In terms of measuring results, this is an area I’m very passionate about – having spent so long at Dell, that focus on metrics has never left me!! To measure success, I always bring it back to understanding the objective of the client for a specific campaign, or ad or initiative. If the objective is to grow awareness of a business, product or service, then the metrics need to be focused on reach and response. If the objective is to drive site traffic & conversion, then the metrics should be clicks, click through rate, cost per click, conversion rates. If the objective is around community-building, then the metrics need to be more focused on size of community, and engagement scores. My biggest bug-bear is when clients unwittingly try to create a single campaign to do all of those things – and of course “One size fits all” ultimately means that one size fits no-one!
Change is constant, what aspects of what you do are changing most at the moment?
Social media is changing so rapidly – every 6 months the perspective is different.
Here are a few things which have meaningfully changed in the last 6-12 months, which present opportunity for people promoting their businesses on Social Media:
- Livestreaming is the single best way to get organic reach on any of the platforms – Facebook, Twitter & Instagram. Just get started.
- In social media advertising, video ads will get you better cost effectiveness than any other format – it is simply worth the effort.
- Instagram & Snapchat have overtaken Twitter in terms of monthly active users – the landscape is shifting, and fast. Businesses need to consider if their audience may be spending time on those high growth platforms, in order not to miss out.
- There is a big battle ongoing between Snapchat and Instagram – it is hard to say who is winning. Snapchat have an amazingly highly engaged audience, and many would say Instagram are copying Snapchat features. That being said Instagram has amazing advertising options so it’s all to play for between these two.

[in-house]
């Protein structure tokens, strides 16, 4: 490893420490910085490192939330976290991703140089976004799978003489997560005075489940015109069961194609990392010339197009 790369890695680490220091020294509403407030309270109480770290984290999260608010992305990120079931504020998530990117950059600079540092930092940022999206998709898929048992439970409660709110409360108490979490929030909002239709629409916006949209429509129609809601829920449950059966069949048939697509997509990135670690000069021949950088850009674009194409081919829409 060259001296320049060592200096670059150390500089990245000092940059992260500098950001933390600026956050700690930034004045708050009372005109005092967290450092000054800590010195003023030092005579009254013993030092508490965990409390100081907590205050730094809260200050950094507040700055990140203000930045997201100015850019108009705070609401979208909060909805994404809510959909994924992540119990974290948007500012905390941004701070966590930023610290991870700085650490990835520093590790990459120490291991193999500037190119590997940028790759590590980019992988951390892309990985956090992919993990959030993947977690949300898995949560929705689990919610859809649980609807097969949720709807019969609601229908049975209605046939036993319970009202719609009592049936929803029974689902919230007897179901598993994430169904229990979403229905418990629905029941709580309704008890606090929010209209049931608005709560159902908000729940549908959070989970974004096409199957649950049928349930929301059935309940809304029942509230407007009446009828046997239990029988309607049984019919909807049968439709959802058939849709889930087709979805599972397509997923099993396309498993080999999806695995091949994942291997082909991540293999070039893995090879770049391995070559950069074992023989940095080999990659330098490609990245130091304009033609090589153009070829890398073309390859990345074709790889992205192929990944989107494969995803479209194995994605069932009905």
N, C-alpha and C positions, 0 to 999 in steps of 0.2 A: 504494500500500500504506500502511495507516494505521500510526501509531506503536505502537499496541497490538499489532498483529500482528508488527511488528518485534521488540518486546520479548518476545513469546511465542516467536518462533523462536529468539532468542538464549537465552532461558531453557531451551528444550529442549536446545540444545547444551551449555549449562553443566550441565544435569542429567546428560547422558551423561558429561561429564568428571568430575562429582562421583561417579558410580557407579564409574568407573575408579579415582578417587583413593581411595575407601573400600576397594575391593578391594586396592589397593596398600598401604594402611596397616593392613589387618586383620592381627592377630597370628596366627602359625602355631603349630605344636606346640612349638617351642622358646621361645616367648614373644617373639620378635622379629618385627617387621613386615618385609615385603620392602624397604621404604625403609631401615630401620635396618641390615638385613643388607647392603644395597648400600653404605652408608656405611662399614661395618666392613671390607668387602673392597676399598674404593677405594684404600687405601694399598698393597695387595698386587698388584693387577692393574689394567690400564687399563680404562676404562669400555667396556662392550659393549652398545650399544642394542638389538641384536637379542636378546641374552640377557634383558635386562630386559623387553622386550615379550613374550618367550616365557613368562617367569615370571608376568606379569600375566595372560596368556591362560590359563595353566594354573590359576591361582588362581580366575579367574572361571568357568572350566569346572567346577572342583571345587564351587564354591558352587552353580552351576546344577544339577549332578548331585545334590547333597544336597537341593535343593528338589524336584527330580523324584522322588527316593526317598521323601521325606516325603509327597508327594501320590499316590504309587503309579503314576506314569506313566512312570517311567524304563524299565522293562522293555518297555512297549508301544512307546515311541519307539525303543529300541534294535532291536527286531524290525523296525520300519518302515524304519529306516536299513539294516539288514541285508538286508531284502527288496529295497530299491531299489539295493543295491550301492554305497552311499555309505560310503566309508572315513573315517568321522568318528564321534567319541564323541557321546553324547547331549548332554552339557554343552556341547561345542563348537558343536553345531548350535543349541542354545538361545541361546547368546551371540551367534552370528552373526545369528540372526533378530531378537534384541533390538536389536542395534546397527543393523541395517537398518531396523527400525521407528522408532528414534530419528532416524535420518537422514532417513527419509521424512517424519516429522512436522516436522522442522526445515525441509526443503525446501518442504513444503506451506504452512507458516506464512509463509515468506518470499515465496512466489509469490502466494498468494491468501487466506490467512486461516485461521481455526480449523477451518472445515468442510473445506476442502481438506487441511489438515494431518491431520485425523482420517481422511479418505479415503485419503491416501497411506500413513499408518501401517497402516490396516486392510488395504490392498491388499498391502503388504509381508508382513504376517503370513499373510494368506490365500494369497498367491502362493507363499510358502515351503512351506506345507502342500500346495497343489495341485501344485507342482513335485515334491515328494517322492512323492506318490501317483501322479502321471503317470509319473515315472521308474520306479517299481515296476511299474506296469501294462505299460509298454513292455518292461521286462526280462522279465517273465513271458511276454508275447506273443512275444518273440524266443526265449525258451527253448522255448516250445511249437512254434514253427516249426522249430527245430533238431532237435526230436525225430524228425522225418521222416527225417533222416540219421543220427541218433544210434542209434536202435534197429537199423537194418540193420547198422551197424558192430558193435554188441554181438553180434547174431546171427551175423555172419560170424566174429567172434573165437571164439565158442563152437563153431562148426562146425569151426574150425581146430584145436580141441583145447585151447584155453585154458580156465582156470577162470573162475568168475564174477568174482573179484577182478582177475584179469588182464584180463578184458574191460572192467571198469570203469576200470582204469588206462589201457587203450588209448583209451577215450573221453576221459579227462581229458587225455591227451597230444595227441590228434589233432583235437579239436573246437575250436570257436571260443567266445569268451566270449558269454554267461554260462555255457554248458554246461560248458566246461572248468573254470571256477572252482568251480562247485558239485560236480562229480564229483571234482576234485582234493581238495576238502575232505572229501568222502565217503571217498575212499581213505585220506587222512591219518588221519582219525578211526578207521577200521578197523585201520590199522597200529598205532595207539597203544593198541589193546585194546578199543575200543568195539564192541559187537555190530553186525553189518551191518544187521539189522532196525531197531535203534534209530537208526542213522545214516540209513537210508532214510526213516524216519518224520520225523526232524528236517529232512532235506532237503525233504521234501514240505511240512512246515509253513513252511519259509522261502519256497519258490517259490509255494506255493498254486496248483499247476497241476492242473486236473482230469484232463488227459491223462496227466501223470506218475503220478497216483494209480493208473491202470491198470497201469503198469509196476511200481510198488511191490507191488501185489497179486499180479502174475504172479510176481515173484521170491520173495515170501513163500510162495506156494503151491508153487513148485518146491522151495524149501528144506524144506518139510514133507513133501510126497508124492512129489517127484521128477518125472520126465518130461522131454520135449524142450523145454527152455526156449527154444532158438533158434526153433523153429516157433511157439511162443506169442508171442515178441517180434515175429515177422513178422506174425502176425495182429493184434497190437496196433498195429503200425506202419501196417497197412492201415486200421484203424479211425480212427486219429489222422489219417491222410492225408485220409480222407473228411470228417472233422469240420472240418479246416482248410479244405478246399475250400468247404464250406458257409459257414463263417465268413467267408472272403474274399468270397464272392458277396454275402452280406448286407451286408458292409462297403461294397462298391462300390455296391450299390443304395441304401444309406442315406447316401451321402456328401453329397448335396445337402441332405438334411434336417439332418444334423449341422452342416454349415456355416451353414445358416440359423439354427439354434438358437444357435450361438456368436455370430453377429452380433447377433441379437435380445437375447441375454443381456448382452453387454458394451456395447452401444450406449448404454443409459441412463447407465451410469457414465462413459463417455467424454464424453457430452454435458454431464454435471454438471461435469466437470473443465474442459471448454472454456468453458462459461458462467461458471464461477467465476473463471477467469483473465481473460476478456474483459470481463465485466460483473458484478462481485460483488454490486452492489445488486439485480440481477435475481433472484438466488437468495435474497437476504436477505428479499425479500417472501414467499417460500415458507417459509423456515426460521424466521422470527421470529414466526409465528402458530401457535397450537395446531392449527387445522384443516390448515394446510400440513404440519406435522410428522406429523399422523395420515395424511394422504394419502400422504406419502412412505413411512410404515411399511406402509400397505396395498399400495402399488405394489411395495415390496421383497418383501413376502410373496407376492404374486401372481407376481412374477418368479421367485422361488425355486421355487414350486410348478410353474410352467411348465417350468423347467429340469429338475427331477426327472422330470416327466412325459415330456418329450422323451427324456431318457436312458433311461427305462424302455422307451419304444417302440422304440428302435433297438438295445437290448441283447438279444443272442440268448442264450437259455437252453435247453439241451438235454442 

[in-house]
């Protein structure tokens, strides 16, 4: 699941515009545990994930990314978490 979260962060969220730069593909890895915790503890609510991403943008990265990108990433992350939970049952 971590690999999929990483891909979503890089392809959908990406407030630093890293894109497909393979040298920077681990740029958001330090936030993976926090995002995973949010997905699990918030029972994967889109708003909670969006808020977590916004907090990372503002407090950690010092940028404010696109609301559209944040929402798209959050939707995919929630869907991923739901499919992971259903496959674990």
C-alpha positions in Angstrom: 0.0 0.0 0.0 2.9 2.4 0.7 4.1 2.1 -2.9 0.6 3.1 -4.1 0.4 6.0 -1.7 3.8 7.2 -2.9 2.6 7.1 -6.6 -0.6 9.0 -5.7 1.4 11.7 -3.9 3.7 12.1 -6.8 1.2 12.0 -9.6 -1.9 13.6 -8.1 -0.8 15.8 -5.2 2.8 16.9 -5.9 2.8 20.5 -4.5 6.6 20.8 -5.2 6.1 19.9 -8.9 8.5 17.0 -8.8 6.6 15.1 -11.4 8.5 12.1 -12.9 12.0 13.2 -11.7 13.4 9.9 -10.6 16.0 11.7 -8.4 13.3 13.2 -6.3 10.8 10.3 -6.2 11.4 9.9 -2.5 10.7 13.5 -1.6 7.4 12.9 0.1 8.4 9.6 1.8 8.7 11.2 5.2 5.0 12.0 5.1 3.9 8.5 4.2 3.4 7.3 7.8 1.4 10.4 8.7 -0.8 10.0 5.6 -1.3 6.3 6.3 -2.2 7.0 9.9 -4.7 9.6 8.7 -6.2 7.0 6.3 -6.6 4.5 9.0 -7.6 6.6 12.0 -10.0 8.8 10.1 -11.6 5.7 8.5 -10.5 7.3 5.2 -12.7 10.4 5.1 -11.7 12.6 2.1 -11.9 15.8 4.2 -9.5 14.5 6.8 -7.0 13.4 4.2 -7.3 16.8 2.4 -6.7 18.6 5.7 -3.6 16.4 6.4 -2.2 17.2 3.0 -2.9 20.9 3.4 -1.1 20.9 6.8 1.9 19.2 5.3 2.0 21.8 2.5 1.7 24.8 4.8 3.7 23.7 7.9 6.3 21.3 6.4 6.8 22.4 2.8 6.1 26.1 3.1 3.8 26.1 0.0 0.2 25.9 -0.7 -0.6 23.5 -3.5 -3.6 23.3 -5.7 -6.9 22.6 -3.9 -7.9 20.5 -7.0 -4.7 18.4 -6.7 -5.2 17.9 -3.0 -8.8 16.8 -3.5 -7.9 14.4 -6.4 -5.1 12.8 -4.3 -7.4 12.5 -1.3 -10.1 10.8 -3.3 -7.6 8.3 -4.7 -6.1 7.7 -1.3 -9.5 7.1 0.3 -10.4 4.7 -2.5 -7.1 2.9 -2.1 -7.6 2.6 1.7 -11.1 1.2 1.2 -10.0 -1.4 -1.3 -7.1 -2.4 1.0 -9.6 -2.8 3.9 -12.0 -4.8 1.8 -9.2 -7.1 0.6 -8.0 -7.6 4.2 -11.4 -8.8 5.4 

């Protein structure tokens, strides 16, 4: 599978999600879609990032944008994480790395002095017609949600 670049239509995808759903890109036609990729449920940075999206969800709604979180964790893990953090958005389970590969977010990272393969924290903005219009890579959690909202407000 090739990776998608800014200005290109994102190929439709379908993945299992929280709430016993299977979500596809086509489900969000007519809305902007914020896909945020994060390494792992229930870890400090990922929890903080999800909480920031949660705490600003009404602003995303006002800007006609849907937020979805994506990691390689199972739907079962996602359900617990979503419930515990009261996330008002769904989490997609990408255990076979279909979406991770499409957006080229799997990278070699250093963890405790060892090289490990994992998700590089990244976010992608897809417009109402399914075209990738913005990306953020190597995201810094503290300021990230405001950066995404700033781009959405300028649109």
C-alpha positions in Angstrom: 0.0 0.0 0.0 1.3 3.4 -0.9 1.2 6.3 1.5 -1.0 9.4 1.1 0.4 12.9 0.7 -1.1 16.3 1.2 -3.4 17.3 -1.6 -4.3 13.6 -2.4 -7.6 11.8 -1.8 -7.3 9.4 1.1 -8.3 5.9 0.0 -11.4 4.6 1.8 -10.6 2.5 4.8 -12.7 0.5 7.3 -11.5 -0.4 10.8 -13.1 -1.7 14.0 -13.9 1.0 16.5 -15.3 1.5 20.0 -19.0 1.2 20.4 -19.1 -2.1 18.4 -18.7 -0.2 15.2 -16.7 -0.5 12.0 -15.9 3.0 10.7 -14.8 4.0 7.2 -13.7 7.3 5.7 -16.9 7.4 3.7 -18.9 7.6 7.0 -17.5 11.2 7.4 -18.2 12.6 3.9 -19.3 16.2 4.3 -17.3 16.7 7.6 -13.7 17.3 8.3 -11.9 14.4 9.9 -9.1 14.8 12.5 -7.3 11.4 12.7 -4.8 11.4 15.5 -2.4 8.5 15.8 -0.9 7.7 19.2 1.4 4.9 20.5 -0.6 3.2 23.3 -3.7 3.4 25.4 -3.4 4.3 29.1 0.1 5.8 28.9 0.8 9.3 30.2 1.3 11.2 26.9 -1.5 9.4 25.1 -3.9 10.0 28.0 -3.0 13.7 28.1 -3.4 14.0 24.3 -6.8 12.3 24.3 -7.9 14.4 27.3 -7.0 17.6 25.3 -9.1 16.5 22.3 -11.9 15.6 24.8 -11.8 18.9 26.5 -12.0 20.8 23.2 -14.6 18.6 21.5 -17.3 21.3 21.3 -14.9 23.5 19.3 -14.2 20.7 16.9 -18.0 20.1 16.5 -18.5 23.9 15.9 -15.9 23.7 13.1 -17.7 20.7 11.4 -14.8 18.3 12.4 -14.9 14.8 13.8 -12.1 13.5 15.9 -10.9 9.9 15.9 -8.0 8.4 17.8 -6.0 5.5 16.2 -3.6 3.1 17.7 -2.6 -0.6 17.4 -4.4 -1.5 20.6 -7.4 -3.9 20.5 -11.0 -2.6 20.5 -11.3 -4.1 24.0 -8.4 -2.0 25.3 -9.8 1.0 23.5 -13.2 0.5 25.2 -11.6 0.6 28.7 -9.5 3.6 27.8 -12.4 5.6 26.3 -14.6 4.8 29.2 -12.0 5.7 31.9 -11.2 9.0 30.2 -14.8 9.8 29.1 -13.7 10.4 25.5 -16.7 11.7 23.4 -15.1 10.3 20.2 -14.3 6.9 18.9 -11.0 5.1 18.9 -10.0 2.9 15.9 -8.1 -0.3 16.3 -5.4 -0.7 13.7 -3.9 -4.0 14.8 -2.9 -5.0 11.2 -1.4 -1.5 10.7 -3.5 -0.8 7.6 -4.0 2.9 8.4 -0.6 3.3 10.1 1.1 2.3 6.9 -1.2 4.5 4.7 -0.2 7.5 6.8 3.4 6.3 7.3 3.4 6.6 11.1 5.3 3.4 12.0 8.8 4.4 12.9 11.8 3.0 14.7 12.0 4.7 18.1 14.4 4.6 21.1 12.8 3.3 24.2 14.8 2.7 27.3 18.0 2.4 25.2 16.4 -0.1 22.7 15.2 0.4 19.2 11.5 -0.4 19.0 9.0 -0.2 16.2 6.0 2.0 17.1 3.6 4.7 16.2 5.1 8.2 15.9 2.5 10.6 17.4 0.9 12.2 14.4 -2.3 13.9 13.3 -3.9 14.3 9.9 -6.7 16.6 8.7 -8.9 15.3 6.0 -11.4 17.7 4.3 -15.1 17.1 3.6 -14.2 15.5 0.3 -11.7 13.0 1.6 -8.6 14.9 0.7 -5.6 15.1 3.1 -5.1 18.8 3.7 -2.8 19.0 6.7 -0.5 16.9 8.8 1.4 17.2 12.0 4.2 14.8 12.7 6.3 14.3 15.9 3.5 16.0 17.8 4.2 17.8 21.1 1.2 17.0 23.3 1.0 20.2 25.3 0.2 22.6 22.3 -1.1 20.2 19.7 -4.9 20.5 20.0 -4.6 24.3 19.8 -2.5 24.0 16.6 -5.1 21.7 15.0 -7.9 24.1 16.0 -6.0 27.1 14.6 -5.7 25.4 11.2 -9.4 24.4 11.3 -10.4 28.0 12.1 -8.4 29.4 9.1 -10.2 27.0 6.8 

- Snapchat presents a big opportunity for those looking to address millenials. There is plenty of opportunity for organisations to build communities for those who get started earliest – I like what DCUsnaps do, for example.
As I mention each of these things, it’s important to mention that all of these opinions, could be dramatically different in another 6 months!
— BakersAndCakers (@BakersAndCakers) February 20, 2017
What are you excited about for 2017?
– Video & Livestreaming for sure – it’s bringing businesses to life in new ways.
– More ecommerce transactions on social sites – this has been talked about for years, and there’s still a way to go before it’s widely available.
– Artificial Intelligence is such a huge theme and we are seeing it start to being used in our daily lives, from earliest versions such as algorithmic shopping recommendations on eCommerce platforms, to smart cars and smart homes. There’s been so much talk of Amazon Alexa recently, it feels like 2017 will bring Alexa (& her counterparts) into the mainstream.
– Augmented Reality is another huge trend with Pokemon Go being one of the most successful iterations to date. The gaming industry is building fast for AR, but don’t forget how this can transform eCommerce too.
How do you explain / convince entrepreneurs / startups that if they don’t promote their products online they won’t succeed?
To be completely honest, the industry data does all the hard work on that front – I keep a close eye on research trends showing where people are spending time. So from there the question quickly gets to how to get in front of potential customers where they are spending most time (on digital channels via their mobile phones)